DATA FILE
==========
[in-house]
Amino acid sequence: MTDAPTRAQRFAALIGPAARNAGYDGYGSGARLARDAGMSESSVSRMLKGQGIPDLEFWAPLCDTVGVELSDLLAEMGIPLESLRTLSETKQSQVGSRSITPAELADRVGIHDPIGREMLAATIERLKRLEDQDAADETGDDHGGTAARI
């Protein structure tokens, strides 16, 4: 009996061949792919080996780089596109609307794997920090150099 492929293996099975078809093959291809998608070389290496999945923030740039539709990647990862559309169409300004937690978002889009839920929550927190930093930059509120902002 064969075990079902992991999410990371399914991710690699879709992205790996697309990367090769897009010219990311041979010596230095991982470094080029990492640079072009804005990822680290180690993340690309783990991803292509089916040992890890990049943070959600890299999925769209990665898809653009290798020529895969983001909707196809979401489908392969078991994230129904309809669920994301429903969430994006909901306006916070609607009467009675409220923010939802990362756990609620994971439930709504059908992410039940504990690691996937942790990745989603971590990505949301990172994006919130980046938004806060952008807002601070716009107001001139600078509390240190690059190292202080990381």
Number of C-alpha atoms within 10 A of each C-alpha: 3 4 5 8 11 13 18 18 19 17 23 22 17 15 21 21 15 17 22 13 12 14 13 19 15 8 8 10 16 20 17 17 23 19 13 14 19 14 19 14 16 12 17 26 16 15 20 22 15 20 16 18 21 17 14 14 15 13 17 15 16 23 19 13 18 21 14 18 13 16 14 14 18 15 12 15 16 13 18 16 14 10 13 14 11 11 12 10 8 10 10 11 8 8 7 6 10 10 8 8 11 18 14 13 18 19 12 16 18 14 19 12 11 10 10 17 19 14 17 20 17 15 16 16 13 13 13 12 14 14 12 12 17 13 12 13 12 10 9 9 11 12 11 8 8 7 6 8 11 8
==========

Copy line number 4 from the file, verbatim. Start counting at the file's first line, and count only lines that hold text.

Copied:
Number of C-alpha atoms within 10 A of each C-alpha: 3 4 5 8 11 13 18 18 19 17 23 22 17 15 21 21 15 17 22 13 12 14 13 19 15 8 8 10 16 20 17 17 23 19 13 14 19 14 19 14 16 12 17 26 16 15 20 22 15 20 16 18 21 17 14 14 15 13 17 15 16 23 19 13 18 21 14 18 13 16 14 14 18 15 12 15 16 13 18 16 14 10 13 14 11 11 12 10 8 10 10 11 8 8 7 6 10 10 8 8 11 18 14 13 18 19 12 16 18 14 19 12 11 10 10 17 19 14 17 20 17 15 16 16 13 13 13 12 14 14 12 12 17 13 12 13 12 10 9 9 11 12 11 8 8 7 6 8 11 8